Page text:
As a young music journalist, Jeff Beck was on the short list of icons who I really wanted to interview. I knew he had a repuation of being somewhat curmudgeonly so I wasn’t even sure if I really wanted it to happen. But in 1999 he was doing some interviews around his album Who Else!, and I took my shot and to my surprise, was approved.

When I interviewed legendary rockers – particularly ones who have collaborated with a lot of other artists – I would always ask about the different interesting things that they did. In Jeff’s case, I was kind of fascinated by the things he didn’t do. This was a guy who pulled out of Woodstock just days before the legendary 1969 festival, breaking up his amazing band in the process. I didn’t ask about that – I generally avoided Woodstock questions as a rule. But here were some things I needed to know about:

“When your band announced a co-headlining tour with Stevie Ray Vaughan and Double Trouble, fans were told that you guys would do separate sets and then one set together. But you just played one song – ‘Goin’ Down.’ Why didn’t you do more?”

Jeff laughed and chalked it up to his laziness. He said he was just too lazy to rehearse that much. I couldn’t believe it. So I asked about his more recent co-headlining tour with Santana. When I went to the show in New Jersey, Santana said from the stage that he knew that the fans wanted to see him jam with Jeff. He noted that he wanted to as well. But Jeff wouldn’t do it! He kind of laughed and shook his head – almost as if even he didn’t believe some of his own antics – and said, “Same deal.”

So, I wanted to know about the Mick Jagger solo tour of Japan in 1988. Jeff was supposed to be the guitarist in his band and pulled out at the last minute (a hot new guitarist named Joe Satriani filled in). What was up with that? “I had a reason!” he laughed. He had played guitar on both of Mick’s solo albums, She’s The Boss and Primitive Cool. And that was what he wanted to play at the shows. He was OK with doing a few Stones songs, but every day in rehearsals, Mick was ditching more solo songs and adding more Stones numbers. “I’m not Keith Richards’ stand-in,” Jeff told me. I later learned that the Stones asked him to join the band – twice. Both to replace Brian Jones and then Mick Taylor. He turned them down both times. His accountant must have been appalled, but the guy followed his own muse.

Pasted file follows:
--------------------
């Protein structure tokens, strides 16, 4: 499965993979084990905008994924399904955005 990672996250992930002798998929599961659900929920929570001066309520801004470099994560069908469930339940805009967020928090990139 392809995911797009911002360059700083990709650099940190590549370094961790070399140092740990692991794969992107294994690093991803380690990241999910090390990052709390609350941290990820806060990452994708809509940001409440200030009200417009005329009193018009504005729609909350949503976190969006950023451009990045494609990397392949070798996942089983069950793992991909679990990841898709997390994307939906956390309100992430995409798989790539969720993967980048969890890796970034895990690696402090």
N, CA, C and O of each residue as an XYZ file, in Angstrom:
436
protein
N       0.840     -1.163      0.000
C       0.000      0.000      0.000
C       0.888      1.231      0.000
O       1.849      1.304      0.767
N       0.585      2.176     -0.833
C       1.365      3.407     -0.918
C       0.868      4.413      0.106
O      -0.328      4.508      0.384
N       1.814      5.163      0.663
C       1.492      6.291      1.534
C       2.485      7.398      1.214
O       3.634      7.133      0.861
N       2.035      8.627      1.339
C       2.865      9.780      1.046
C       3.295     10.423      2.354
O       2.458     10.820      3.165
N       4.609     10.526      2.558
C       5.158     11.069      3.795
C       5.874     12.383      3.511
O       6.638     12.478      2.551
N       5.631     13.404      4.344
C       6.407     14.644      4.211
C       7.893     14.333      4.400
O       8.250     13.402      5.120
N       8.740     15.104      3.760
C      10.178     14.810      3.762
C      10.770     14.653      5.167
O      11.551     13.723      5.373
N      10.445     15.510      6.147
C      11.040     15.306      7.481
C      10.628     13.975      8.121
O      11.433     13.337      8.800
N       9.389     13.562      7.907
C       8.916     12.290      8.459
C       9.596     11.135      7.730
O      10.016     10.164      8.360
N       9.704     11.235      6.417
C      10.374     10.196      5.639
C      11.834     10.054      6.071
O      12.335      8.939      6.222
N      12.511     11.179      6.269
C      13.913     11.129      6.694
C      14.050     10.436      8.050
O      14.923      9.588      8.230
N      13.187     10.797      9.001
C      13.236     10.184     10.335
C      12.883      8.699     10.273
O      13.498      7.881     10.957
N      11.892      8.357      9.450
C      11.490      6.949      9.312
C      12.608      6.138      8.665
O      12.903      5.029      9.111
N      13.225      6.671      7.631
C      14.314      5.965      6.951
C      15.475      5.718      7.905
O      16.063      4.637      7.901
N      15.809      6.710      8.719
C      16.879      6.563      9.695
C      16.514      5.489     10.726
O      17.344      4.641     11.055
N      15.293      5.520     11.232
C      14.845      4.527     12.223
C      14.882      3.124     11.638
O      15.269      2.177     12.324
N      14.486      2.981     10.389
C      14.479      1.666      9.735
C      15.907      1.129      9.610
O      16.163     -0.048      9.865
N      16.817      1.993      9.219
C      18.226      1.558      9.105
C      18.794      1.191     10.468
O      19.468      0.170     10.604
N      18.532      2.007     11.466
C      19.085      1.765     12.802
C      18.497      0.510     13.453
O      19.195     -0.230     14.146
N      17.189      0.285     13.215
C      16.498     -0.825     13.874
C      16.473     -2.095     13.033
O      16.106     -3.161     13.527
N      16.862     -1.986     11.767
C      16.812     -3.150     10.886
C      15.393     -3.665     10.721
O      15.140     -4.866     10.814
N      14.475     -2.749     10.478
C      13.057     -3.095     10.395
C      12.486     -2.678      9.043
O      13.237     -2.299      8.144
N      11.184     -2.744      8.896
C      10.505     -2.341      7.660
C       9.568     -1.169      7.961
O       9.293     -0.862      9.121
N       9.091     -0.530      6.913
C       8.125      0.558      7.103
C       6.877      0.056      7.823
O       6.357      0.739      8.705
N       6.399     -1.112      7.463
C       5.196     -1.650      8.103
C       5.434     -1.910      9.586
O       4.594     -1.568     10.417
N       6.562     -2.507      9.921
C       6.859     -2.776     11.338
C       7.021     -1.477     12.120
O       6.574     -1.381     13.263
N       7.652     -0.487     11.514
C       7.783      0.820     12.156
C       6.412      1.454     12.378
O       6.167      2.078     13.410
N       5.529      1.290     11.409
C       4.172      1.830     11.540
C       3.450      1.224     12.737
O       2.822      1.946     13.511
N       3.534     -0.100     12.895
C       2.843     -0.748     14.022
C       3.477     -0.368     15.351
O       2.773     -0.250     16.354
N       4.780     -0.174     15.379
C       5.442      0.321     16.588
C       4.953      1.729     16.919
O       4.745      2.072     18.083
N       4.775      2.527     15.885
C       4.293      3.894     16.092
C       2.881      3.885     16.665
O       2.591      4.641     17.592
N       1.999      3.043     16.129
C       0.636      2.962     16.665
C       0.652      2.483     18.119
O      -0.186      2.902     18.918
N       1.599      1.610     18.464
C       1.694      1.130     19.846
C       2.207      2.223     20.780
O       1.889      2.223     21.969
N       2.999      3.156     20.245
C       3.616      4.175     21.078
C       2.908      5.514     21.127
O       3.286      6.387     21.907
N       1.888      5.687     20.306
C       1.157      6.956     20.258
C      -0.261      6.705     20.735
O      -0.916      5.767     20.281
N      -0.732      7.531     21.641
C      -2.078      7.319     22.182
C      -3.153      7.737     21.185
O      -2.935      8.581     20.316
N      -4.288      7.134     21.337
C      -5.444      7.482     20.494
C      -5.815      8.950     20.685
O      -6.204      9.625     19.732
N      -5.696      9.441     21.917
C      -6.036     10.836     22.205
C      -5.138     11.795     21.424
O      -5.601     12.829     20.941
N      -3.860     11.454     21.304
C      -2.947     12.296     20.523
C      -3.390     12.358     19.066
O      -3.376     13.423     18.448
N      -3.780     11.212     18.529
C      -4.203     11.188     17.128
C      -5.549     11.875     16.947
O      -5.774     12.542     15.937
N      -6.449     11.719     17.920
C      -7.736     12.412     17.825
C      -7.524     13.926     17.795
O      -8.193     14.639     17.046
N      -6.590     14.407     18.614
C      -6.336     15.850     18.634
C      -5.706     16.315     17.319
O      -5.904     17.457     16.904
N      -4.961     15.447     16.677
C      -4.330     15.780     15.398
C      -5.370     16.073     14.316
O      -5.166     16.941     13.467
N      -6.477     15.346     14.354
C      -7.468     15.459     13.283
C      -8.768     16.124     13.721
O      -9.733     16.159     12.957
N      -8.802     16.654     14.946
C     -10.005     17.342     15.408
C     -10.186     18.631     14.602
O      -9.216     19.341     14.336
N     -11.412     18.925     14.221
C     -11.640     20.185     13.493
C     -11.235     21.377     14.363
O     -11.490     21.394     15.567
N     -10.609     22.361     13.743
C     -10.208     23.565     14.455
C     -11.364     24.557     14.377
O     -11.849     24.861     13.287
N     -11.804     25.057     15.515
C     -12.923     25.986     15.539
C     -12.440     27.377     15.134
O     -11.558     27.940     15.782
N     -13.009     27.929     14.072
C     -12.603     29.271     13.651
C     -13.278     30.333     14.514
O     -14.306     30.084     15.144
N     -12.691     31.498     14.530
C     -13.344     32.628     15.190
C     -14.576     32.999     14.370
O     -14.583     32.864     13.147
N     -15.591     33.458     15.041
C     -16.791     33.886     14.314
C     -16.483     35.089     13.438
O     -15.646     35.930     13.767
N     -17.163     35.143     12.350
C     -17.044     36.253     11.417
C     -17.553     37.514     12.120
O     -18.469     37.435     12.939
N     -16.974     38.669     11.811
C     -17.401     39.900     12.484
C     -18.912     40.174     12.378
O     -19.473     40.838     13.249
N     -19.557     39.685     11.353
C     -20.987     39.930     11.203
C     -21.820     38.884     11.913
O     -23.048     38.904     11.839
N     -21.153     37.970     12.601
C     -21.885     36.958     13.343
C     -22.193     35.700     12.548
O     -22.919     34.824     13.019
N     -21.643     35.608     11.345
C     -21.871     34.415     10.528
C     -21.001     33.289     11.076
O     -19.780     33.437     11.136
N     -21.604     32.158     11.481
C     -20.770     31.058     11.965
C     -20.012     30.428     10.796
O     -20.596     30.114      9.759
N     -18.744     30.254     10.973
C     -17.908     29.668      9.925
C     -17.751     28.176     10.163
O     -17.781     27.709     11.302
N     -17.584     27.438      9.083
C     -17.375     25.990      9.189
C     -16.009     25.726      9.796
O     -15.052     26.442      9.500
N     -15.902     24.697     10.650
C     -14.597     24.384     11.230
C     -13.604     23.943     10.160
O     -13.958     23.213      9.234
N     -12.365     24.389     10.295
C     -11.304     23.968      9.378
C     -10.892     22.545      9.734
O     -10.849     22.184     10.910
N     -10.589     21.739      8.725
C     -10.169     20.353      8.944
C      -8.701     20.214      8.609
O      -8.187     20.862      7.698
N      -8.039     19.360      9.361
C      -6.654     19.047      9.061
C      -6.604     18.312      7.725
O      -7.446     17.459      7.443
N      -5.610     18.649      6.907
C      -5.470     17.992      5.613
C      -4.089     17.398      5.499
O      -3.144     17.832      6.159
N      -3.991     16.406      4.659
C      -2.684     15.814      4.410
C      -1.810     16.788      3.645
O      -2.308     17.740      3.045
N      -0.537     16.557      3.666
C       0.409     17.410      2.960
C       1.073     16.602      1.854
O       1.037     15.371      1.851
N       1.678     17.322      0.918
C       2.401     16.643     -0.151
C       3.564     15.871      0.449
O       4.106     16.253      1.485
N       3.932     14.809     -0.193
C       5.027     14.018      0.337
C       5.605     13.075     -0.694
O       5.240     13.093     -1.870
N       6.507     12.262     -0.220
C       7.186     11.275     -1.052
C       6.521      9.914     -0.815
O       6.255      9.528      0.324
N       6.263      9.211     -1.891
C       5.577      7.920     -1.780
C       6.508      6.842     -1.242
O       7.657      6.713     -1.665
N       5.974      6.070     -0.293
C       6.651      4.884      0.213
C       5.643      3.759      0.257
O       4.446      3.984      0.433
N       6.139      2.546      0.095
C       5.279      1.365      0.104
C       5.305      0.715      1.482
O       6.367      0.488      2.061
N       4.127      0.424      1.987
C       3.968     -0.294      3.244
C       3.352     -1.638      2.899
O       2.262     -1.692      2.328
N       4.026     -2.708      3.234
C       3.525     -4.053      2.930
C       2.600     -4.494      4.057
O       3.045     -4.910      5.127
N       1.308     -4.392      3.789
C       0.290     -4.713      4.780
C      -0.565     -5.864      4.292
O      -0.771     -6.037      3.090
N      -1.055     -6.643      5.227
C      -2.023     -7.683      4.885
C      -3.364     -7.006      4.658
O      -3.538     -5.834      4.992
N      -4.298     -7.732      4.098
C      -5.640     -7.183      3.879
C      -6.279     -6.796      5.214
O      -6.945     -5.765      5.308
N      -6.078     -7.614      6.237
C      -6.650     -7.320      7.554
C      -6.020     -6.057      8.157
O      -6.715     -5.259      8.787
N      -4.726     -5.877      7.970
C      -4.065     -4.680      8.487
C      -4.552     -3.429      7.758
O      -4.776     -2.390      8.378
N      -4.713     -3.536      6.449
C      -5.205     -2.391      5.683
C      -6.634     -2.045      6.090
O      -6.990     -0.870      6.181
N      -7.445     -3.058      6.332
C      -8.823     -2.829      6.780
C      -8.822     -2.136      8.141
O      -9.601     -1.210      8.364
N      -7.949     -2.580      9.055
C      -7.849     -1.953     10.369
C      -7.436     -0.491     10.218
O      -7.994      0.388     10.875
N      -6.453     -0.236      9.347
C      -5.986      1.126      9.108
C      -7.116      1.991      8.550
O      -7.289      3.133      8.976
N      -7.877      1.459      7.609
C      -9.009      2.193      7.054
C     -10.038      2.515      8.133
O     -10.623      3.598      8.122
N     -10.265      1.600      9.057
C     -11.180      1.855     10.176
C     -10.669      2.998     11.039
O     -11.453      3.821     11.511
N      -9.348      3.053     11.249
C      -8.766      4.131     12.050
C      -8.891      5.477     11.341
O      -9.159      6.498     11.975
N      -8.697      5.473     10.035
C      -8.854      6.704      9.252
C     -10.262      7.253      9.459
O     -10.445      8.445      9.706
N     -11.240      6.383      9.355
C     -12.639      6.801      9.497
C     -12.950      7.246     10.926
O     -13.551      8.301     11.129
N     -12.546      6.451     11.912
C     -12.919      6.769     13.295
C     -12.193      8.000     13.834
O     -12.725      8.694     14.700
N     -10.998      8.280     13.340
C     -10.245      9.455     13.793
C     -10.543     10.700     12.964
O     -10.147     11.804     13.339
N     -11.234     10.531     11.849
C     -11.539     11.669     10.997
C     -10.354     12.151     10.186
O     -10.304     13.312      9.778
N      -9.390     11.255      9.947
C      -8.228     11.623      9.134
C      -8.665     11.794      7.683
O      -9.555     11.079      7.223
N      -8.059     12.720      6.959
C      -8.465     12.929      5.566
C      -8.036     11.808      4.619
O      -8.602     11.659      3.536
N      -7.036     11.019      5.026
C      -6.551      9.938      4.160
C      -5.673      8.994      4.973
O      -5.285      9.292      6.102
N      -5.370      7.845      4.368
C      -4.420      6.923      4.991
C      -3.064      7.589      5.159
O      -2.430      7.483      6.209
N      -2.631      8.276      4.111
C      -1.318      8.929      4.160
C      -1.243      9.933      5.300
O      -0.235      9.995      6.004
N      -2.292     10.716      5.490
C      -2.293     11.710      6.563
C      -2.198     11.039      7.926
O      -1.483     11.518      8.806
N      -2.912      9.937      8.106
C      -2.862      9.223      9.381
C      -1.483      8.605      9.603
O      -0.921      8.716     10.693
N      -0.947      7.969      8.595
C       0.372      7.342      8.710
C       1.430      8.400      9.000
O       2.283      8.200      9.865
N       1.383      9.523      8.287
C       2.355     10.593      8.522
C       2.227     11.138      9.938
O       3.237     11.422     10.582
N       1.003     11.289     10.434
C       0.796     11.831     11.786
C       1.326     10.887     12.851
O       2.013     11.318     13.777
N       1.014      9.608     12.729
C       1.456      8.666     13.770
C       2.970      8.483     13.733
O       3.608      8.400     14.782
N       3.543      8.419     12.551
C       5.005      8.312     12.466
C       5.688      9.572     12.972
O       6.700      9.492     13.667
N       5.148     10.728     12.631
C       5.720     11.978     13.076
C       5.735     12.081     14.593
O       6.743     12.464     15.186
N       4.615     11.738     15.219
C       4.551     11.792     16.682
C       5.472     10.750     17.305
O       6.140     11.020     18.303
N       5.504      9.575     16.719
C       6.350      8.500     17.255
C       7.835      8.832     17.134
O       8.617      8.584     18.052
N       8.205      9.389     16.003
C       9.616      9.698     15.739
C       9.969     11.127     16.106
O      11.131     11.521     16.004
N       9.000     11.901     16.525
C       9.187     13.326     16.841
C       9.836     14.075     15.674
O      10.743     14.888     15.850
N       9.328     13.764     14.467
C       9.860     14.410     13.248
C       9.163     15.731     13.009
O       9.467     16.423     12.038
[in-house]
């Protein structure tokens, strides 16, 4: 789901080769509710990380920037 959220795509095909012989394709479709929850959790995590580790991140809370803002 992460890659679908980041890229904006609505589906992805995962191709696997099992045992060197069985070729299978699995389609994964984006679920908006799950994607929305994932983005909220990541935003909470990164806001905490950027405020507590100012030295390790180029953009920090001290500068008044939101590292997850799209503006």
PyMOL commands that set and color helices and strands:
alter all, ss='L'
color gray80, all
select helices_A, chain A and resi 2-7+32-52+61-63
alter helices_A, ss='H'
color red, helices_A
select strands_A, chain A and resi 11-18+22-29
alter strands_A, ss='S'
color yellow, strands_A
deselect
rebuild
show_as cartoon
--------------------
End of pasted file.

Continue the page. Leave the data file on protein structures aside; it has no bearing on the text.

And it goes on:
What I really wanted to know was: would the original Jeff Beck Group (Beck, Rod Stewart and Ronnie Wood) ever do anything again? He laughed, “Maybe!” He was probably surprised that a 20-something was so interested in every aspect of his career. Jeff was really cool about fielding my barrage of questions. I asked him about his collaborations with Roger Waters, Tina Turner and even Jon Bon Jovi. The solo on “Blaze Of Glory” was killer, and you know exactly who it is when you hear it. It’s one of the reasons why he’s your favorite guitar player’s favorite guitar player. In fact, that’s how I got into him.


When I was first getting interested in music and reading every magazine I could find, I noted that Jeff Beck was name-dropped by a lot of guitarists who I loved. An album that was often mentioned was Blow By Blow. I had no idea what it would sound like but I asked for it at the mall’s record store. The cover was a sketch of Beck playing a Gibson Les Paul, so I assumed it would be rocking. I was in for a big surprise. Blow By Blow was Beck’s first of many instrumental albums. More specifically, it was a jazz fusion record. At first, I didn’t get it at all, but I was determined to understand it. Eventually, it became one of my favorites.

The song that got me was “‘Cause We’ve Ended As Lovers.” I learned that it was a Stevie Wonder song. I marveled at the sad title, and how, even without lyrics, Jeff Beck’s playing conveyed a real sense of a loss that I was too young to even understand. I soon fell for “Freeway Jam,” then the Beatles cover “She’s A Woman” and eventually, the whole album.


A couple of years later in 1985, he released his first album in five years (which was an eternity back then), Flash. It wasn’t really great – except for one song. “People Get Ready,” featuring Rod Stewart would be Jeff’s biggest hit, ever. I’d later learn that it was a cover of a song by the great Curtis Mayfield. And I learned that Beck and Rod had a long history (hey, this was before the internet, you couldn’t just look an artist up and go down a rabbit hole). Apparently, they were in a hard rock band together.